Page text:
Experts question link between saturated fat and heart disease
A new review of published evidence challenges current guidelines that suggest in order to reduce heart disease risk, people should generally restrict intake of saturated fats - like those found in butter and dairy foods - in favor of unsaturated fats - such as in margarine and sunflower oil.
The analysis, published in the journal Annals of Internal Medicine by an international group led by a team at the UK's University of Cambridge, included 72 separate studies on heart risk and intake of fatty acids.
They found no evidence to support guidelines that say people should restrict saturated fat consumption to lower their risk of developing heart disease.
They also found insufficient evidence to support guidelines that advise eating more foods containing polyunsaturated fats (such as omega-3 and omega-6) to reduce heart risk.
And when they dug into the detail of specific fatty acids (such as different types of omega-3), the researchers found their impact on heart risk varied even within the same family of fatty acids.
Findings question current guidelines
The researchers say their findings call into question current guidelines that focus mainly on saturated versus unsaturated fat amounts, as opposed to concentrating on the food sources of the types of fatty acid.
The study was part-funded by the British Heart Foundation, whose associate medical director, Prof. Jeremy Pearson, says:
"This analysis of existing data suggests there isn't enough evidence to say that a diet rich in polyunsaturated fats but low in saturated fats reduces the risk of cardiovascular disease."
Lead author Dr. Rajiv Chowdhury of the University of Cambridge, who describes the findings as "interesting," says they could open new lines of enquiry that carefully question our current dietary guidelines, and adds:
"Cardiovascular disease, in which the principal manifestation is coronary heart disease, remains the single leading cause of death and disability worldwide. In 2008, more than 17 million people died from a cardiovascular cause globally. With so many affected by this illness, it is critical to have appropriate prevention guidelines which are informed by the best available scientific evidence."
Researchers pooled data from 72 separate studies
To arrive at their conclusions, Dr. Chowdhury and his colleagues pooled and re-analyzed data from 72 separate studies that included over 600,000 participants in 18 different countries.
The studies had assessed total saturated fatty acid in two ways: one as a component in participants' diet, and the other way was by measuring levels in the bloodstream.
The results of the pooled analysis showed that whether measured in the bloodstream or as a component of diet, total saturated fatty acid was not linked to coronary disease risk.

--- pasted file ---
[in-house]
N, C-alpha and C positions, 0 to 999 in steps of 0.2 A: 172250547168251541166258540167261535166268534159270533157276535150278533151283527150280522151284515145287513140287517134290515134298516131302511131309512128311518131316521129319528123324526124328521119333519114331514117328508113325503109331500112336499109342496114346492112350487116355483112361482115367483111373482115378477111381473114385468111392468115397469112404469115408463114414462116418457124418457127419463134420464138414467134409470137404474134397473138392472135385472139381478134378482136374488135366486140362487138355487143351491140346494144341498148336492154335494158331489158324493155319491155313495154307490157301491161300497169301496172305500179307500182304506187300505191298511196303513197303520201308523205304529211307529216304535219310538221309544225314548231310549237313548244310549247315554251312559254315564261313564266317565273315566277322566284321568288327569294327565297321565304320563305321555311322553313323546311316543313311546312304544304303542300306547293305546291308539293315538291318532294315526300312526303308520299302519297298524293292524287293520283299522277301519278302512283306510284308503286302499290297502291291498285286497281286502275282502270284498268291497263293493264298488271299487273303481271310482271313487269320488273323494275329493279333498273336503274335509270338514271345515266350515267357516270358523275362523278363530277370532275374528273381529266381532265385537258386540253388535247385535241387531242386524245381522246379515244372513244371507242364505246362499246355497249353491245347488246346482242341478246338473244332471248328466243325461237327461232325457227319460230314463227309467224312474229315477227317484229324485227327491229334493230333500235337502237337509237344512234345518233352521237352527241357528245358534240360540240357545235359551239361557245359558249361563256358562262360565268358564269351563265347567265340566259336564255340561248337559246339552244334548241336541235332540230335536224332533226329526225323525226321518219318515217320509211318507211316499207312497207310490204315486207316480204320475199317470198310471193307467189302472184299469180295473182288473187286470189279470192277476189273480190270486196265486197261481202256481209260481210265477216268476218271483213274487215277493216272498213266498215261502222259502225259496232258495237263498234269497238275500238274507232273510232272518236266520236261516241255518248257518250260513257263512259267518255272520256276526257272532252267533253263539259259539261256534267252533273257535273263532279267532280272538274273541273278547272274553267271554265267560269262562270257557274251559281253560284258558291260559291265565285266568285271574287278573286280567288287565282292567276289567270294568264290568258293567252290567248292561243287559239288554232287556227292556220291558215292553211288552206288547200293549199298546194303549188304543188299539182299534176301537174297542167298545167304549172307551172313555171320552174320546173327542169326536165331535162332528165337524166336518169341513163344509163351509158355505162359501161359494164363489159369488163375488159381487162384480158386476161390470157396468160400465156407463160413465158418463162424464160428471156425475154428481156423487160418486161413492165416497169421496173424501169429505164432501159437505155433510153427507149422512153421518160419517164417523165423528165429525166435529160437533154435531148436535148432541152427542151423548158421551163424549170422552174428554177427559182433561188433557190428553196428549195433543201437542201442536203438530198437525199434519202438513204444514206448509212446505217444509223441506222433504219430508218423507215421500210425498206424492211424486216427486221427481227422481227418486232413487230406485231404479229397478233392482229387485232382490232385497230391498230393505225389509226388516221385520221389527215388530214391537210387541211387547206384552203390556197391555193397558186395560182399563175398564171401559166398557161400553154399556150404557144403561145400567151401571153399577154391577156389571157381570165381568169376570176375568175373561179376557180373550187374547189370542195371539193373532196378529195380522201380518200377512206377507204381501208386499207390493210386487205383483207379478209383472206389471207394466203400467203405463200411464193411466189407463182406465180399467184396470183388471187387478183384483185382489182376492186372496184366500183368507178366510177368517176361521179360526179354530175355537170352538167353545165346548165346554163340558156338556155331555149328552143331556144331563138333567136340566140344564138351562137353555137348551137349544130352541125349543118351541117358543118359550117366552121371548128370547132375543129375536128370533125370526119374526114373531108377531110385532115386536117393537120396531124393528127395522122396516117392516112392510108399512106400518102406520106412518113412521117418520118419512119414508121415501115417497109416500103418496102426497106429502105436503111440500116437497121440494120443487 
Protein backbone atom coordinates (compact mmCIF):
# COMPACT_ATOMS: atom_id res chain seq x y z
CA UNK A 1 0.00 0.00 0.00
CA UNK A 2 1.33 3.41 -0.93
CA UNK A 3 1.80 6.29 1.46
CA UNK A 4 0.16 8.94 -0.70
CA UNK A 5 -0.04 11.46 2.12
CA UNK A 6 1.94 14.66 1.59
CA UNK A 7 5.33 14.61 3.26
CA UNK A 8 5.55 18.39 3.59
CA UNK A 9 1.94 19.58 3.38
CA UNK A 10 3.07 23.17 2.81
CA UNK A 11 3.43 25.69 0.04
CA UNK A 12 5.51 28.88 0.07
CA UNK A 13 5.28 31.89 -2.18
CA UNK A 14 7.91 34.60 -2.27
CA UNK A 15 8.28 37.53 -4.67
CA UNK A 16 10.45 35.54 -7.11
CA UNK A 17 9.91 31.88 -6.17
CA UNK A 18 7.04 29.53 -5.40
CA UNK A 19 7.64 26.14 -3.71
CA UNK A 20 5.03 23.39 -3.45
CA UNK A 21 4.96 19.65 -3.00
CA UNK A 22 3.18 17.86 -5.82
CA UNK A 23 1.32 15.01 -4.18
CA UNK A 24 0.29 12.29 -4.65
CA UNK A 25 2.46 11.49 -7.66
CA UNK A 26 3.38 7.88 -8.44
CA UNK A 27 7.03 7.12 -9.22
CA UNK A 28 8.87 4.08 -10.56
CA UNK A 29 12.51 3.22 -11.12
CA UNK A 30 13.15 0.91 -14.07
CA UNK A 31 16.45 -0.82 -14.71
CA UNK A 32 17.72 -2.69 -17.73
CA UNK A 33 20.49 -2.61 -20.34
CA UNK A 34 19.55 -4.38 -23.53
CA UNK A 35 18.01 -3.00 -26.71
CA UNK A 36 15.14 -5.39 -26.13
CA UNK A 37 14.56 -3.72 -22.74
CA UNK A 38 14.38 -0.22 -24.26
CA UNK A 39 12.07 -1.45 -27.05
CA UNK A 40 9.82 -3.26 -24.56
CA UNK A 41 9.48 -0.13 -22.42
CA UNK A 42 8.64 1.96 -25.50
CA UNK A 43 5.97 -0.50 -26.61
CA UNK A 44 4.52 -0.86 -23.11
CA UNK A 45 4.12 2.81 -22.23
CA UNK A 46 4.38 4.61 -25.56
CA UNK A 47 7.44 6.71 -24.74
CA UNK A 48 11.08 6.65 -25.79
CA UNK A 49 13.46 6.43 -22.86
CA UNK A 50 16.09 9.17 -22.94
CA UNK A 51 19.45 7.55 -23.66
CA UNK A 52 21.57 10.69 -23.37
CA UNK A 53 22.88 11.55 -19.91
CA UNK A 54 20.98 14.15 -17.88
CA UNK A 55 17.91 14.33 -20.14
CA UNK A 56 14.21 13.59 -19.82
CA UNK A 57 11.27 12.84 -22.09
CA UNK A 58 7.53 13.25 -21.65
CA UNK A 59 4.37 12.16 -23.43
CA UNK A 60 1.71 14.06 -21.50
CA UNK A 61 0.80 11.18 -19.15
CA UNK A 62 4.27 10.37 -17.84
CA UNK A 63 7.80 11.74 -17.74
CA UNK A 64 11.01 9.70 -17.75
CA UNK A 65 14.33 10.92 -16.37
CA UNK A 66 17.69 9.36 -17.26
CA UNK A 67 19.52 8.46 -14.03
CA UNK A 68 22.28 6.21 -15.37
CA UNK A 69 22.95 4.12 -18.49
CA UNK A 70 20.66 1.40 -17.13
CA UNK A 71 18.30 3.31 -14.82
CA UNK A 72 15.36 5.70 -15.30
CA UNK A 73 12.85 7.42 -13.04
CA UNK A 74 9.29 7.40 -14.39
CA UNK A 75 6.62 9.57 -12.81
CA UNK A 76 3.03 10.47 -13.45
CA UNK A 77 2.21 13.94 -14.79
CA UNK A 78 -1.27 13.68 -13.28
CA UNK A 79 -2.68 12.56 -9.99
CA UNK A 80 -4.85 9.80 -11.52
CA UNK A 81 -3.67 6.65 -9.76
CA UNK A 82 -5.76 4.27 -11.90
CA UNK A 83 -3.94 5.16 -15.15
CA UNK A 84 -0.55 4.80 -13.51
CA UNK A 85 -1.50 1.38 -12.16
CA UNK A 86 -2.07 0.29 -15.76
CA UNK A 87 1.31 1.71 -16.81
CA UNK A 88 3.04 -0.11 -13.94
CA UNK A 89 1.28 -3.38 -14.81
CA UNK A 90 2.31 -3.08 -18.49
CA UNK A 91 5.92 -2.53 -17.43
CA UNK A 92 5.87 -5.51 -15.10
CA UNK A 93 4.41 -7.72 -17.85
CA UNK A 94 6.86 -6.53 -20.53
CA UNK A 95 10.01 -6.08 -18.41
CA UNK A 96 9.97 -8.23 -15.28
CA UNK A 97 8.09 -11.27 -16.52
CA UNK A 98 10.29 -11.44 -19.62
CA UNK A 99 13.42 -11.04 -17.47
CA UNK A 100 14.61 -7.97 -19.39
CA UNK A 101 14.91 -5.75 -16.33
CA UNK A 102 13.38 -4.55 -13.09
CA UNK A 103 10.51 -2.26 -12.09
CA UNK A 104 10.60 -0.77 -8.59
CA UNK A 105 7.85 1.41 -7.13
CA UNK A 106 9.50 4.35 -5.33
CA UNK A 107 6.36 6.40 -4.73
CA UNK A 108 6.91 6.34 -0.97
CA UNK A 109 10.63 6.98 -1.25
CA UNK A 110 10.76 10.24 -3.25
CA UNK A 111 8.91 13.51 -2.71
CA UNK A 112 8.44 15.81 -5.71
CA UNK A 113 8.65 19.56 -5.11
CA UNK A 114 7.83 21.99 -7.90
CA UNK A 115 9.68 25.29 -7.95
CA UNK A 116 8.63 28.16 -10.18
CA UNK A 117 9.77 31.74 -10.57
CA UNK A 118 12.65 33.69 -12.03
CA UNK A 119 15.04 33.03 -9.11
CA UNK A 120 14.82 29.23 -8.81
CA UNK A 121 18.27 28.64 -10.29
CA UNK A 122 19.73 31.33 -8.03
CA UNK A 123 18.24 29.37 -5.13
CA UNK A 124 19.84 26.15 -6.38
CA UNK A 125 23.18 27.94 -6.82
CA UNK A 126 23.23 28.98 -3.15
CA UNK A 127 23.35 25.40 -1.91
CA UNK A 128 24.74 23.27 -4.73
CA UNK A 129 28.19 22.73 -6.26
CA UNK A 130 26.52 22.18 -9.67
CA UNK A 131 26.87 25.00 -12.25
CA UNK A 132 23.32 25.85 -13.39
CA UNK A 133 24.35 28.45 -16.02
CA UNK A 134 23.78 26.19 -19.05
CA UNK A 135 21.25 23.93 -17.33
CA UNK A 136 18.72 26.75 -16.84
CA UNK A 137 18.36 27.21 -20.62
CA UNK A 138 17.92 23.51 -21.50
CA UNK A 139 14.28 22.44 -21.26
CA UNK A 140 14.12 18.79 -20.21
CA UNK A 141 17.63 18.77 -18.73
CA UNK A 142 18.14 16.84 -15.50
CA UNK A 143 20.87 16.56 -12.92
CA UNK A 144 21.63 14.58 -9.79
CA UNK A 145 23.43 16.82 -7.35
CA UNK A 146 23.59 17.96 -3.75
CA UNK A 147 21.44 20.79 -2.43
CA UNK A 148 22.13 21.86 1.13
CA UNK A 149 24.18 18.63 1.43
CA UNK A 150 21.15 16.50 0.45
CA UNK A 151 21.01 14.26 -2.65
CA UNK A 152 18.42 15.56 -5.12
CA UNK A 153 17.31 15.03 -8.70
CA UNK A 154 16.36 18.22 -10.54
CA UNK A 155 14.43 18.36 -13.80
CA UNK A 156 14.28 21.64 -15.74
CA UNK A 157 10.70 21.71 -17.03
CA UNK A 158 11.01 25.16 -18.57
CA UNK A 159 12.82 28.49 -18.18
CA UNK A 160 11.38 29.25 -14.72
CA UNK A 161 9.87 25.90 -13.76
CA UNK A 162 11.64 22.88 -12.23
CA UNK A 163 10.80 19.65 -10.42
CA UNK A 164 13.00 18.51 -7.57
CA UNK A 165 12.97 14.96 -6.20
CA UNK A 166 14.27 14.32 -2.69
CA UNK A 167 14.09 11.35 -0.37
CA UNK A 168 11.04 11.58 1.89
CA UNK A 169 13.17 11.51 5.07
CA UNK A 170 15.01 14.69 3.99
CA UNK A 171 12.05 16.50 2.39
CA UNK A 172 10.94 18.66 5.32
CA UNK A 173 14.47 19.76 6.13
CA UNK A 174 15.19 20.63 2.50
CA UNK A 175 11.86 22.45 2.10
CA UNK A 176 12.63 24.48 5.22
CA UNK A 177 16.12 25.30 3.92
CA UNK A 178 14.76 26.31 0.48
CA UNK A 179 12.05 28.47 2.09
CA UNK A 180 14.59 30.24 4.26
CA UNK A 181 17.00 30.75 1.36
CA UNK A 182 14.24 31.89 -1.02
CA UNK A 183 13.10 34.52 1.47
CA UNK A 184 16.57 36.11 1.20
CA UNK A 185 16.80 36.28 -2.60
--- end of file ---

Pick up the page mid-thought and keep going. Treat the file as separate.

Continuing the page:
The analysis also found no significant link between heart risk and intake of total monounsaturated fatty acids, long-chain omega-3 and omega-6 polyunsaturated fatty acids.
Individual unsaturated fats have different effects on heart risk
However, when they looked in more detail at bloodstream levels of individual subtypes of polyunsaturated fatty acids, such as long-chain omega-3 and omega-6 fatty acids, the researchers found they linked to heart risk differently.
For example, they found some evidence that bloodstream levels of eicosapentaenoic and docosahexaenoic acids (two main types of long-chain omega-3 polyunsaturated fatty acids), and arachidonic acid (an omega-6 fatty acid) are each linked to lower heart risk.
They also looked in detail at saturated fatty acids. Here, they found some weak links between bloodstream levels of palmitic and stearic acids (predominantly found in palm oil and animal fats, respectively) and heart disease, but blood levels of the dairy fat margaric acid appeared to significantly reduce heart risk.
Lastly, when they looked at results of trials testing the effects of adding omega-3 and omega-6 supplements to diets, they found no benefit in terms of reducing risk of coronary disease.
Prof. Pearson says large-scale clinical studies are now needed before drawing firm conclusions on this new evidence. In the meantime he advises:
"Alongside taking any necessary medication, the best way to stay heart healthy is to stop smoking, stay active, and ensure our whole diet is healthy - and this means considering not only the fats in our diet but also our intake of salt, sugar and fruit and vegetables."
Medical News Today recently published an article on adopting a healthy lifestyle to reduce heart risk. The article explains the difference between heart risk factors that cannot be changed like genes, and those that can, and cites smoking, obesity, diet and exercise as the main modifiable ones.
Written by Catharine Paddock PhD
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